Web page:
The image on the right, again, is the way "single stepping" of bipolar-motors is often implemented (again, using Quadrature).

Interestingly, as I understand, when both of the winding (pairs) are powered-down, and the shaft is turned by-hand, the stepper-motor will have a tendency to "step" between steps shown on the left. Because, again, when the windings themselves are powered-down, the magnet on the shaft will be most-strongly attracted to the metal in the windings, rather than the air-gaps in-between them.

So, already, when using quadrature, "single-stepping" is, in effect, already suffering many of the difficulties introduced by "micro-stepping."

I dunno the math (and physics) off-hand, but basically if you're applying 2x the power (1x power to each phase) then you're achieving something like only 1.414x the effective strength of a single phase's being powered. AND, if I understand correctly, that's *neglecting* the tremendous effects of the increased air-gap.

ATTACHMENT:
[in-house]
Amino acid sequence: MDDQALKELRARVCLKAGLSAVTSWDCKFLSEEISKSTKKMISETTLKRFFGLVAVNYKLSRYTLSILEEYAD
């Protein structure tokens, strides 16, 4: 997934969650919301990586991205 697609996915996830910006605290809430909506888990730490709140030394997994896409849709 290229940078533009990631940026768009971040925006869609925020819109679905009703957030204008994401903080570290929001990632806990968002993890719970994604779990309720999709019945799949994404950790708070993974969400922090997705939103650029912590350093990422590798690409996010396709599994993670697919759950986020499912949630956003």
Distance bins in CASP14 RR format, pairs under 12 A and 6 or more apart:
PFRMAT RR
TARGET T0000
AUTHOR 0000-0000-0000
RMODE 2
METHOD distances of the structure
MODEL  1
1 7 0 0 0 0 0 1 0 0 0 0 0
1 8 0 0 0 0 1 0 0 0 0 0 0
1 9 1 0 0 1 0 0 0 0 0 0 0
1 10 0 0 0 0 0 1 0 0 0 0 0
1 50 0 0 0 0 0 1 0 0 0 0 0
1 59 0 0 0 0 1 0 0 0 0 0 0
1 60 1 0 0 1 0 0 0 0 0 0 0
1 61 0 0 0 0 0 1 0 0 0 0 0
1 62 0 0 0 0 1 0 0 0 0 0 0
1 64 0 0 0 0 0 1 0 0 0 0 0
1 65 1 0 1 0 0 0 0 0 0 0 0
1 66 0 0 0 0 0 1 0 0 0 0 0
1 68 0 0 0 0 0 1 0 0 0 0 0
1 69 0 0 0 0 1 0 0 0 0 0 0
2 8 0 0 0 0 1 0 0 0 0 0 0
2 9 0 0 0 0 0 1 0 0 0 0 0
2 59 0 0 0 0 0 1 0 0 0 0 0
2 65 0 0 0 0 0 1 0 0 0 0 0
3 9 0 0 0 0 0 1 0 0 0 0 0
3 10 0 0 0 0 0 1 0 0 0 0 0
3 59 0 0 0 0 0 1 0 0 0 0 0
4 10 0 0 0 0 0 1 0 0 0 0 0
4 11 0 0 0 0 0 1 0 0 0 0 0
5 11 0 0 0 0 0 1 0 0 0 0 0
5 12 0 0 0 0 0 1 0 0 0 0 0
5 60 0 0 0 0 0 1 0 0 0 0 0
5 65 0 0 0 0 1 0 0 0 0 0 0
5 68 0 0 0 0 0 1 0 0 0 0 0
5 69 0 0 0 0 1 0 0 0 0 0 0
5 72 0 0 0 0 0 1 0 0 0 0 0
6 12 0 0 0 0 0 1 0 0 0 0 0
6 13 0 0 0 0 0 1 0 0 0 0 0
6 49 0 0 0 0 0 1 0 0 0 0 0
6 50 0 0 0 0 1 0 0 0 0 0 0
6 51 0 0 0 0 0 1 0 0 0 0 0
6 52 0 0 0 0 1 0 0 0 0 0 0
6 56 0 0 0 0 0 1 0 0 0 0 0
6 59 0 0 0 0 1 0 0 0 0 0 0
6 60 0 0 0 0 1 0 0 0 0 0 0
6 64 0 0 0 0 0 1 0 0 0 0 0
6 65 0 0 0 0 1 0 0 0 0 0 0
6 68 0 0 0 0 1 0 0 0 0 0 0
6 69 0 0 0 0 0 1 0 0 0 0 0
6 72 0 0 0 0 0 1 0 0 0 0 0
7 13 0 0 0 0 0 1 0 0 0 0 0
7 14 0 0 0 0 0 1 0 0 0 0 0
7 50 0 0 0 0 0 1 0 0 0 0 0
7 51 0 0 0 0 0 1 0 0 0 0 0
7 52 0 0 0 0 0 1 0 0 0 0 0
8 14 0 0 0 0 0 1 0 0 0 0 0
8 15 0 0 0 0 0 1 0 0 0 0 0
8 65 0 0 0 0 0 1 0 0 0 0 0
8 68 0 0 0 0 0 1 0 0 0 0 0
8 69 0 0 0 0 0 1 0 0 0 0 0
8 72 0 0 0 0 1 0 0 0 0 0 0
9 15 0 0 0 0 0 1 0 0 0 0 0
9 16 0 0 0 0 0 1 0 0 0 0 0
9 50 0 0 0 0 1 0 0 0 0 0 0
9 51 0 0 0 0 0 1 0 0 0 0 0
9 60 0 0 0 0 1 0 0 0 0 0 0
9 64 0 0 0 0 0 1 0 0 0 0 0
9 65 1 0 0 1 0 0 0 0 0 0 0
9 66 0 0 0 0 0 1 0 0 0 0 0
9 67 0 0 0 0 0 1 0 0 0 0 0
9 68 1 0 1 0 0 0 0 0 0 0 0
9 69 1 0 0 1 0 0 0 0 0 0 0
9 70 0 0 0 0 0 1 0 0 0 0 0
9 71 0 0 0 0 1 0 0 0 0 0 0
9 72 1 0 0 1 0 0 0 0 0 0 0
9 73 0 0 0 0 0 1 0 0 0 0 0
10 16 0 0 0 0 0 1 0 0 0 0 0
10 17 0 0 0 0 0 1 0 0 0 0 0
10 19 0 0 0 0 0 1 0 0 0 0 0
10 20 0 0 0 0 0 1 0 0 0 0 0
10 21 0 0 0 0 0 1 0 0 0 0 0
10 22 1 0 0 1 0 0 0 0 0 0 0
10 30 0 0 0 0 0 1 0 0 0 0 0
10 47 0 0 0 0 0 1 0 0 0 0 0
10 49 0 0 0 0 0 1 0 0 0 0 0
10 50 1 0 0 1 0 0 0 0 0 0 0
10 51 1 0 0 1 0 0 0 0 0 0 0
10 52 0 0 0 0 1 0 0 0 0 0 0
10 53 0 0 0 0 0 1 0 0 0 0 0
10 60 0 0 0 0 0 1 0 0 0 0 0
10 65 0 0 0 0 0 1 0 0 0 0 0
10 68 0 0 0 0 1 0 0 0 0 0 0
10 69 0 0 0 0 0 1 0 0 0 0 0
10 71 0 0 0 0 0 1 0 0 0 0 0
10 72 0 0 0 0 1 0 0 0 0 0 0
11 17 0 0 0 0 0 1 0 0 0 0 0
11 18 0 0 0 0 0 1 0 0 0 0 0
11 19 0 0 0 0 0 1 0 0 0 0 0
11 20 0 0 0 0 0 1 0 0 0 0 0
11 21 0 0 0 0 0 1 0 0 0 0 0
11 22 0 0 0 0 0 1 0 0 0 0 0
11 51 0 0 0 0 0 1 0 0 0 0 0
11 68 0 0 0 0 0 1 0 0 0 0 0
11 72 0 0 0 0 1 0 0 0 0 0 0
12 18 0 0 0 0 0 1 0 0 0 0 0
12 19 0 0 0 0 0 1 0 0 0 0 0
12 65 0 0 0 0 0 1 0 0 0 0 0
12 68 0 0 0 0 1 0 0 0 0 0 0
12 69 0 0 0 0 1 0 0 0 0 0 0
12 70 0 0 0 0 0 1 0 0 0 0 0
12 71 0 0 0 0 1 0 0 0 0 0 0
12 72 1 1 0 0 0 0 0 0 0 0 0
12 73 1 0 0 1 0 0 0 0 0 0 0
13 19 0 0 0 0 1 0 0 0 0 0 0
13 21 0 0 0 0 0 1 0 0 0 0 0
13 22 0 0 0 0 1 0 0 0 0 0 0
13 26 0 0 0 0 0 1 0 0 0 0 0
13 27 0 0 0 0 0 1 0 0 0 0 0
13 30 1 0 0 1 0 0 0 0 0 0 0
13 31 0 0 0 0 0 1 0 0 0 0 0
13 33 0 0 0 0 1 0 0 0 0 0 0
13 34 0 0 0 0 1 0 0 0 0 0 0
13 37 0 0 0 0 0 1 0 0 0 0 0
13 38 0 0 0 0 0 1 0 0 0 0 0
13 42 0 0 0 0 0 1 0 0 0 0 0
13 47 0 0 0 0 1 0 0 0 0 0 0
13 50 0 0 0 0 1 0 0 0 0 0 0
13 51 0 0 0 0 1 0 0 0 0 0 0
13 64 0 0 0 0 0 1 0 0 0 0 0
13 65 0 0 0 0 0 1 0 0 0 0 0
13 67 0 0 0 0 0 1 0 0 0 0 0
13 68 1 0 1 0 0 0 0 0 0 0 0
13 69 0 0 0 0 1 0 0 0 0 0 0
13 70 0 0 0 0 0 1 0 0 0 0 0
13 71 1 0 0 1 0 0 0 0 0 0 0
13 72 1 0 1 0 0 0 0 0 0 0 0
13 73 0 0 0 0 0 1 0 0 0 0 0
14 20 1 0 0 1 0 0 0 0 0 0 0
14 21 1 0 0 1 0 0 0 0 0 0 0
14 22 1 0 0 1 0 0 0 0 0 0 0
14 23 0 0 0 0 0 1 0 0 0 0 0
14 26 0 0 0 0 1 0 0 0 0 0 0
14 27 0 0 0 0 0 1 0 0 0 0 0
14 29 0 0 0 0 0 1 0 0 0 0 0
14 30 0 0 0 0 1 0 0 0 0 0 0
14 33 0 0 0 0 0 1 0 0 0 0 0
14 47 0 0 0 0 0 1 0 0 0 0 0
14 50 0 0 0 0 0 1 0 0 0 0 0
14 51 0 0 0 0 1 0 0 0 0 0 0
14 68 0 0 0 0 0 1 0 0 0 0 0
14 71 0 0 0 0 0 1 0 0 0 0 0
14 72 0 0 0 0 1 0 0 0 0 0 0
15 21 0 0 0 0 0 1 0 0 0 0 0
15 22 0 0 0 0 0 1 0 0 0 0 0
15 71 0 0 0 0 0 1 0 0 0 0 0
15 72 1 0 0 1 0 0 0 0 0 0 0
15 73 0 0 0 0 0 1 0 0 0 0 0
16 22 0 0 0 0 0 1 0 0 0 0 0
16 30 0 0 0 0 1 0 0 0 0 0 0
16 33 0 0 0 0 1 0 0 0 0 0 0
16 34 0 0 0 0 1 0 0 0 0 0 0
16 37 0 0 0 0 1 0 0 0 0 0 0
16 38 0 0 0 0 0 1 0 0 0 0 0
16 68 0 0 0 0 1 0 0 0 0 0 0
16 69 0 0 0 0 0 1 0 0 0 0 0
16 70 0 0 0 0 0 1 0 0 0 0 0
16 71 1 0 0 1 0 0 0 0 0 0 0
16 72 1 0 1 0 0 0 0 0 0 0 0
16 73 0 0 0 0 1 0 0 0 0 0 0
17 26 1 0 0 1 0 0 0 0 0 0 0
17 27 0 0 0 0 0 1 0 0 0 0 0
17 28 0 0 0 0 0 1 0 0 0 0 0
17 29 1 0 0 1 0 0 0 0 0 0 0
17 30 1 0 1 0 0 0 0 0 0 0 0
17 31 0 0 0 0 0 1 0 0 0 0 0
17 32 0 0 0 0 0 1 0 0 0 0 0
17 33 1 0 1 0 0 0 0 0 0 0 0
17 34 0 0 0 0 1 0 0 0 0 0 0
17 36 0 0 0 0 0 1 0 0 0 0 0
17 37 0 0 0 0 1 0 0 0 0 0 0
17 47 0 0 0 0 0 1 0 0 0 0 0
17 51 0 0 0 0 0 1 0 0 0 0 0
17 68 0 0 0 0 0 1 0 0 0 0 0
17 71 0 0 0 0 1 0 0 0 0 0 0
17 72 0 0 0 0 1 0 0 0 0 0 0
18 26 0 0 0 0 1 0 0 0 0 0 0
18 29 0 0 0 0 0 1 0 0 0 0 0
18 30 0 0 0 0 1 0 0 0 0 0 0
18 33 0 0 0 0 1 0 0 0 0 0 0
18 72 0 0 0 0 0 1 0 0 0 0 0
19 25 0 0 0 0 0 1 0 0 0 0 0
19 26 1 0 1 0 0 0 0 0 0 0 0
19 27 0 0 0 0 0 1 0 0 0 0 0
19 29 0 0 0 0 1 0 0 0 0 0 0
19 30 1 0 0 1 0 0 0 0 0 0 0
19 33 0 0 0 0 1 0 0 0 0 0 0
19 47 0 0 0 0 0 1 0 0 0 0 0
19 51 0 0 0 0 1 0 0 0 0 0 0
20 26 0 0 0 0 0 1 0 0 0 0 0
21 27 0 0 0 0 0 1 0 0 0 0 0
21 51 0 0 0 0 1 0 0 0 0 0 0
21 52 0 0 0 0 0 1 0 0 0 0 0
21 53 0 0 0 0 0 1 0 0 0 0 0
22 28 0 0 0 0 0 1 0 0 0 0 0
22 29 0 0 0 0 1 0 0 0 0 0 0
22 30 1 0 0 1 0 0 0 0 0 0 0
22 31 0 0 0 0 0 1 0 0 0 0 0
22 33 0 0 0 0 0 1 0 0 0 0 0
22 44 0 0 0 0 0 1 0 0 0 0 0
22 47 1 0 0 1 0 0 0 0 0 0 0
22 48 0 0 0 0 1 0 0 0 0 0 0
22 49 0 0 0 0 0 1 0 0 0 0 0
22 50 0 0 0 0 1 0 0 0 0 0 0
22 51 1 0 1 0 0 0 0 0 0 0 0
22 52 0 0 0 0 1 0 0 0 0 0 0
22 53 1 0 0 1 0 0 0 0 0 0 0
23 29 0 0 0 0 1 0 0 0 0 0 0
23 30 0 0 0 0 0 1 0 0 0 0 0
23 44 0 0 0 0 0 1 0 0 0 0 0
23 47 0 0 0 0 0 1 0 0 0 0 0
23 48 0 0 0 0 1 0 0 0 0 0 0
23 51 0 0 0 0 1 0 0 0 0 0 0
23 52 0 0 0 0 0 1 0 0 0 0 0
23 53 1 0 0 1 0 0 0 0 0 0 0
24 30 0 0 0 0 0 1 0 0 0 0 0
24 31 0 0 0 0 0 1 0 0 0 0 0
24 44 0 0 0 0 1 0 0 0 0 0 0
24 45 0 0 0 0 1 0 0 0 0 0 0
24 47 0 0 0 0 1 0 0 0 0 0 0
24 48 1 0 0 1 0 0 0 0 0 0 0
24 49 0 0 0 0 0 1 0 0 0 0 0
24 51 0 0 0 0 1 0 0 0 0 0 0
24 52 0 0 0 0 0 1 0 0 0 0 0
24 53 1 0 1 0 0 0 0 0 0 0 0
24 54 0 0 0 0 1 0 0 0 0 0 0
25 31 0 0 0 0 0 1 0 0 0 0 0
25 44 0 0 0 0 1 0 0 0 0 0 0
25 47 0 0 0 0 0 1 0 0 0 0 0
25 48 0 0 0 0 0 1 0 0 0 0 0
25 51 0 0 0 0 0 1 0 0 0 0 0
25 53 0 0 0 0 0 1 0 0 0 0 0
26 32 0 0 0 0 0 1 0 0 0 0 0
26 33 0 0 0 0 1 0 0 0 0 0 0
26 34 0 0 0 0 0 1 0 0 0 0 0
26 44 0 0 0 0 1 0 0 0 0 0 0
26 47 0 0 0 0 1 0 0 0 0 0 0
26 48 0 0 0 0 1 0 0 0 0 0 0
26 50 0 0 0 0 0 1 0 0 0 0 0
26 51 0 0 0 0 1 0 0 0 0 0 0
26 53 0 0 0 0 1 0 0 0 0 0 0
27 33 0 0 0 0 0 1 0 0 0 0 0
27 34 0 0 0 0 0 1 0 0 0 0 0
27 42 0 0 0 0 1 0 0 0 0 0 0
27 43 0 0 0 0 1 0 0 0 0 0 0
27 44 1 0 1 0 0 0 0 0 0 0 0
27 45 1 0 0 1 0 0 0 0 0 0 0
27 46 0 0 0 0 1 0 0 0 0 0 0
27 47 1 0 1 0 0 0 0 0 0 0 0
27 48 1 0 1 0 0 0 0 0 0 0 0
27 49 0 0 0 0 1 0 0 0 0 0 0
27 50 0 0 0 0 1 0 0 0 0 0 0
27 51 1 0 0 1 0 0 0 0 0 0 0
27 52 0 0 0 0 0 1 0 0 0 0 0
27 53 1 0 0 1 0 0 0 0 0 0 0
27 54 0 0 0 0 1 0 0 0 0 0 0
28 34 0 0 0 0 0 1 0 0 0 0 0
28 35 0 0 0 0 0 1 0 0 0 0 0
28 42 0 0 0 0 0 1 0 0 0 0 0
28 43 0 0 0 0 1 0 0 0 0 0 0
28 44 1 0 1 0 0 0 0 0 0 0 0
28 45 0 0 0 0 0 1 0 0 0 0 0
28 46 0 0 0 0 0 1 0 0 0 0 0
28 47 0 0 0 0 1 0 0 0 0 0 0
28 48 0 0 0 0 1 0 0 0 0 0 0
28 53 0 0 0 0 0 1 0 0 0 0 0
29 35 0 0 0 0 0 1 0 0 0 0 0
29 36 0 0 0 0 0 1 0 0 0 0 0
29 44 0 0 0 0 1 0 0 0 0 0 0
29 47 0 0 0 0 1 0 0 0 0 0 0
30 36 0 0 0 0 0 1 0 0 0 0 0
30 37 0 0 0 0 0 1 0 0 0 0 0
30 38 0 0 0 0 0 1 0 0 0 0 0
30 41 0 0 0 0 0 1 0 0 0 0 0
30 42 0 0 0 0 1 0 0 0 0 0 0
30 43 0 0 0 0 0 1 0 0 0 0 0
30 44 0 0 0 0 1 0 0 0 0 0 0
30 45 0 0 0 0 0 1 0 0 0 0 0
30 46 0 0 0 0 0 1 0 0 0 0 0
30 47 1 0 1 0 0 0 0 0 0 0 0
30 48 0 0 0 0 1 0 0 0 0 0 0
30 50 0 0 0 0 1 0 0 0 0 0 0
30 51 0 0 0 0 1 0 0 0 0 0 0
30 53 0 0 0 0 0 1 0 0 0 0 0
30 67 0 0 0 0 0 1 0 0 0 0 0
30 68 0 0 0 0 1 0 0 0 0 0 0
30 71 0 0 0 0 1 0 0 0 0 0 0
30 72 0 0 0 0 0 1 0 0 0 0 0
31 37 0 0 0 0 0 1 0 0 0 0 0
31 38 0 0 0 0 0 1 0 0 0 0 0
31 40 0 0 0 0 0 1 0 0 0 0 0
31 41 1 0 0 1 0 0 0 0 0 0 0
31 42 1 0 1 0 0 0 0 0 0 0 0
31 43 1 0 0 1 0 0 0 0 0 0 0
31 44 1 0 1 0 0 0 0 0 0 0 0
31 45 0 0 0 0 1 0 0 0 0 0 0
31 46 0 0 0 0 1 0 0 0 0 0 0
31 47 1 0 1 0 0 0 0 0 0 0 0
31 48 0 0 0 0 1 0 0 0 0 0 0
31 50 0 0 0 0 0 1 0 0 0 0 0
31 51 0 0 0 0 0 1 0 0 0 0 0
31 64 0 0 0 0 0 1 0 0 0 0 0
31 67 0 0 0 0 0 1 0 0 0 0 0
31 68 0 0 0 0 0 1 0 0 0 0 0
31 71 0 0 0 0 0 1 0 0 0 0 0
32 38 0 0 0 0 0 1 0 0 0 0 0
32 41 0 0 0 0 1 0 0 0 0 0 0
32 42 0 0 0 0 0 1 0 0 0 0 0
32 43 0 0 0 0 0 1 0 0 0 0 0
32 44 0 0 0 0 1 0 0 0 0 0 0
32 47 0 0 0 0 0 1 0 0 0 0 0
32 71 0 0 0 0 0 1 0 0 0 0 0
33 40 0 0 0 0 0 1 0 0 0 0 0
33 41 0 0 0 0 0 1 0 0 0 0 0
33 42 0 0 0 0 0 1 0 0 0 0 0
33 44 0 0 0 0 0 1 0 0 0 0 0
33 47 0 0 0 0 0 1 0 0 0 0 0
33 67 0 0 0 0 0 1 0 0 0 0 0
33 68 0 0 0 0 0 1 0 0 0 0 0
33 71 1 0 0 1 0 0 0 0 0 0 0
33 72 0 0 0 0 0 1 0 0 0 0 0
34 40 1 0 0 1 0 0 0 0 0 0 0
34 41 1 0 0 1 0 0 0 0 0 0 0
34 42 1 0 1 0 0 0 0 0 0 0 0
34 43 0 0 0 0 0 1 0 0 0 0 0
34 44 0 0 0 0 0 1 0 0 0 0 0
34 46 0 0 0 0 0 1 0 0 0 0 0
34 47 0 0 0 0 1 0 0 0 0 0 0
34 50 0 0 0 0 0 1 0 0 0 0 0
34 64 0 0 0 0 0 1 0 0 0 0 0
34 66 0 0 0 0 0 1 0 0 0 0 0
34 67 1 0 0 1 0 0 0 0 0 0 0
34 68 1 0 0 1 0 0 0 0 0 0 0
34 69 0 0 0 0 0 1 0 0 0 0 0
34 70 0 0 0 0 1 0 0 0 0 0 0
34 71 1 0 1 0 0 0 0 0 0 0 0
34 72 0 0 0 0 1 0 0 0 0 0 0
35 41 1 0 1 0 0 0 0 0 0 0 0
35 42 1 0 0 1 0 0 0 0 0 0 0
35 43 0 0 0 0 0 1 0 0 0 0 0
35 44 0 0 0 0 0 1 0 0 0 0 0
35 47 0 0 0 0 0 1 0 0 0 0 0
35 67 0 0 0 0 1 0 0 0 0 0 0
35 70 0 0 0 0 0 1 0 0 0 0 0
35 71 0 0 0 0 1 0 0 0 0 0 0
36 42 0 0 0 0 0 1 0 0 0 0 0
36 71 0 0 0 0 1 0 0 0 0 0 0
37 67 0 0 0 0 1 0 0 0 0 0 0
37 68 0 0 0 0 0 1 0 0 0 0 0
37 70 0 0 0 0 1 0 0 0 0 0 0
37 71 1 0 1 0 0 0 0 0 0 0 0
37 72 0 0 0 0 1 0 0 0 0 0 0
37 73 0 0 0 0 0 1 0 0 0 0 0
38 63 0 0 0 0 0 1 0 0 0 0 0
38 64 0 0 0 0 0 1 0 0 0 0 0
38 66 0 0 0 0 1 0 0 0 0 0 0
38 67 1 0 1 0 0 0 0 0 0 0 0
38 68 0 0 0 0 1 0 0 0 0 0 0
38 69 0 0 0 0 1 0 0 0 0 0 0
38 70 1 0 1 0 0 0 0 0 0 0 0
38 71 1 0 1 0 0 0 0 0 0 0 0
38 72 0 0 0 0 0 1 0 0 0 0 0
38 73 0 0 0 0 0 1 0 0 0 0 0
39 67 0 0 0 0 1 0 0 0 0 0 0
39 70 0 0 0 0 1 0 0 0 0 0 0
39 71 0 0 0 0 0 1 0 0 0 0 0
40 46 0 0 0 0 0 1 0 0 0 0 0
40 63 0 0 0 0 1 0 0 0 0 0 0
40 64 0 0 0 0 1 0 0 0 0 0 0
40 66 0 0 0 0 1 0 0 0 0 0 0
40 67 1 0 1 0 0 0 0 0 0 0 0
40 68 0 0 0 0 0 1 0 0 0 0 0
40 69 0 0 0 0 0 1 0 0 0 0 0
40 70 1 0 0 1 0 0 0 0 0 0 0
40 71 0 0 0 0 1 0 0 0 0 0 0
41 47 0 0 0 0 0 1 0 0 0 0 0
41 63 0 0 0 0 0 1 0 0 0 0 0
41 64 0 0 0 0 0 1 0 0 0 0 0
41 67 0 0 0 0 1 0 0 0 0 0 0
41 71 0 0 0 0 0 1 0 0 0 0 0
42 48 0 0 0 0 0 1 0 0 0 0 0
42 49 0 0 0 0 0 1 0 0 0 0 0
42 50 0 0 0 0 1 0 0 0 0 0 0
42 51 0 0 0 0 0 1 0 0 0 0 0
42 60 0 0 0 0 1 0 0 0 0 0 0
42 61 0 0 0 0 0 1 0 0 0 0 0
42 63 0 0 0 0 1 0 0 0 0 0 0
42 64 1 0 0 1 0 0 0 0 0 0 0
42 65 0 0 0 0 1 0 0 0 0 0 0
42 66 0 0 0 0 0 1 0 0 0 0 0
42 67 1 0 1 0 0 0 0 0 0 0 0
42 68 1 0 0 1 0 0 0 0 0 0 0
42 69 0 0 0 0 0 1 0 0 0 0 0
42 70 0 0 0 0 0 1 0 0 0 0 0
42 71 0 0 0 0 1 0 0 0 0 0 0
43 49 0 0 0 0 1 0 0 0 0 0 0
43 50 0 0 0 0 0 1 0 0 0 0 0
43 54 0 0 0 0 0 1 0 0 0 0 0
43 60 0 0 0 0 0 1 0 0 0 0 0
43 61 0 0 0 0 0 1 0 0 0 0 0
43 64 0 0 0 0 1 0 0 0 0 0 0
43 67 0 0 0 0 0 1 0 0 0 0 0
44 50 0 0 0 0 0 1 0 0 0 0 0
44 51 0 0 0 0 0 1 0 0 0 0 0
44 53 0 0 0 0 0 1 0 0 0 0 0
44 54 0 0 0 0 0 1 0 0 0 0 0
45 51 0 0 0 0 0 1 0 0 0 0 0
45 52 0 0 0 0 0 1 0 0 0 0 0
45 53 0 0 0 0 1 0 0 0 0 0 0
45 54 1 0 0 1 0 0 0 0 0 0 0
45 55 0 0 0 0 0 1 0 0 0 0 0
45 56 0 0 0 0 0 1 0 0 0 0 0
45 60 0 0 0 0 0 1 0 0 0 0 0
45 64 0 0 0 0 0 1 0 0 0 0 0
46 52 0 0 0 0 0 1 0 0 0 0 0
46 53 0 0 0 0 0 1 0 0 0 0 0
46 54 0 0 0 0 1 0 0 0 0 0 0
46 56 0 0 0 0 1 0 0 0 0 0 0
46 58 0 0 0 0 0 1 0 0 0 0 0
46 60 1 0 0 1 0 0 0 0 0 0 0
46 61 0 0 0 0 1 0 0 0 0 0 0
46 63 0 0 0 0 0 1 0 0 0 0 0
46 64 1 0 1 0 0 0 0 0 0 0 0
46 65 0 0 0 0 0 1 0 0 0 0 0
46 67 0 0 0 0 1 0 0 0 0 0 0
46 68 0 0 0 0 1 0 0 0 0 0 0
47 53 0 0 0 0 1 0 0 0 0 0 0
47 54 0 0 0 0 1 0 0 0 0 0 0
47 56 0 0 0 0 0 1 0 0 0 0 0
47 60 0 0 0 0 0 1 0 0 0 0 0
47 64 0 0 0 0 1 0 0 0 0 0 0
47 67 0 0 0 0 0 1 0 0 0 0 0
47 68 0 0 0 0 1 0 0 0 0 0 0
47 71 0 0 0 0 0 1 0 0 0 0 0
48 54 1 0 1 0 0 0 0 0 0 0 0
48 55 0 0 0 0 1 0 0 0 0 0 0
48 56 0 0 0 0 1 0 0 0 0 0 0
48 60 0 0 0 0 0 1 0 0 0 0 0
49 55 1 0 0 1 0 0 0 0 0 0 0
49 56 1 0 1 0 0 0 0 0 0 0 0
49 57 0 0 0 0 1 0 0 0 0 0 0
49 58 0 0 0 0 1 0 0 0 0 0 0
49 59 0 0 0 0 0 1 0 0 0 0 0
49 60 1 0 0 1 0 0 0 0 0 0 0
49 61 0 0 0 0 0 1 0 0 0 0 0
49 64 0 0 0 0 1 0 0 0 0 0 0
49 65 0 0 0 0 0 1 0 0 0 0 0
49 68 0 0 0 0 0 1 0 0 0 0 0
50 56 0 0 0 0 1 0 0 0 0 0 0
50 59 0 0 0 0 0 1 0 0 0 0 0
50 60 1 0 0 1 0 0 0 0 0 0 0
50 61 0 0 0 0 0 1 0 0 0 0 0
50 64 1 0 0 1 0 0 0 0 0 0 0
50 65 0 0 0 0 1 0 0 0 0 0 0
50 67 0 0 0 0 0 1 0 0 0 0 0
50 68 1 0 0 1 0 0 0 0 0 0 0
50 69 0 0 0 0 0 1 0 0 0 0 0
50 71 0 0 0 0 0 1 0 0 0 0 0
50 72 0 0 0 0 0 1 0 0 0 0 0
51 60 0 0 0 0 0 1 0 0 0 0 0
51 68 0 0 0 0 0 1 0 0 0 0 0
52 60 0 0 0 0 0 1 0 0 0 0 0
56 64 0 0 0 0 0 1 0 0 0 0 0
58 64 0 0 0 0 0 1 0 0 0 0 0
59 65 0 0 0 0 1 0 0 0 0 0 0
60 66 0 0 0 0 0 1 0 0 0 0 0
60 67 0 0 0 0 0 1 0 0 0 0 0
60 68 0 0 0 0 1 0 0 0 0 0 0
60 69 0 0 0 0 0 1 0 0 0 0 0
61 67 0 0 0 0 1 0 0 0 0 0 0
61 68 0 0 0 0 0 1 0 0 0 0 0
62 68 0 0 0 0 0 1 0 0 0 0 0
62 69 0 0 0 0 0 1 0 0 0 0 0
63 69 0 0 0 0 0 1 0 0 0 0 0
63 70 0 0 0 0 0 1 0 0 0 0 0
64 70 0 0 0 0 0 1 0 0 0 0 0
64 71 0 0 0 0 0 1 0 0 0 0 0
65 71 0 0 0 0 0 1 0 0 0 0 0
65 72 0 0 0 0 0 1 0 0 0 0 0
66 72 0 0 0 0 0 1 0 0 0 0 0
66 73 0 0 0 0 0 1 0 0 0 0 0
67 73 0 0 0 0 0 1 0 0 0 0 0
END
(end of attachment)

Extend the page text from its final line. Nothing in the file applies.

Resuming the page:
There is another way to power the windings, rather than using (digital) quadrature. And, still, this would be considered "single-stepping." In fact, I'd consider this *more* "single-stepping" than the other method, as it actually stops at the steps where the motor would stay if it were unpowered.

Note, now, the magnets on the shaft are most-strongly attracted to the powered phase, because the air-gap is small. This, however, requires a bit more logic (and circuitry) than the typical "[digital] quadrature" single-stepping; it requires a phase to be either positively-powered, not-powered, or negatively-powered. AND, the "1x power" described above is likely weaker (though much more efficient) than the "1.414x power" described earlier.

So, where do we go from here...? Electromagnets aren't particularly efficient, right? Throwing more voltage at 'em will result in more heat. If the stepper's rated for 5V, and bumping it up to something like 7V (or higher?) to achieve the same strength, we'll get a bit more heat, as well. Too much heat can melt insulation on windings... so it's not ideal.

ON THE OTHER HAND: This method is *much* more like the simplistic "microstepping" technique of driving the two windings with *analog* sine-waves that are 90 degrees out of phase.

However, again, consider the air-gaps.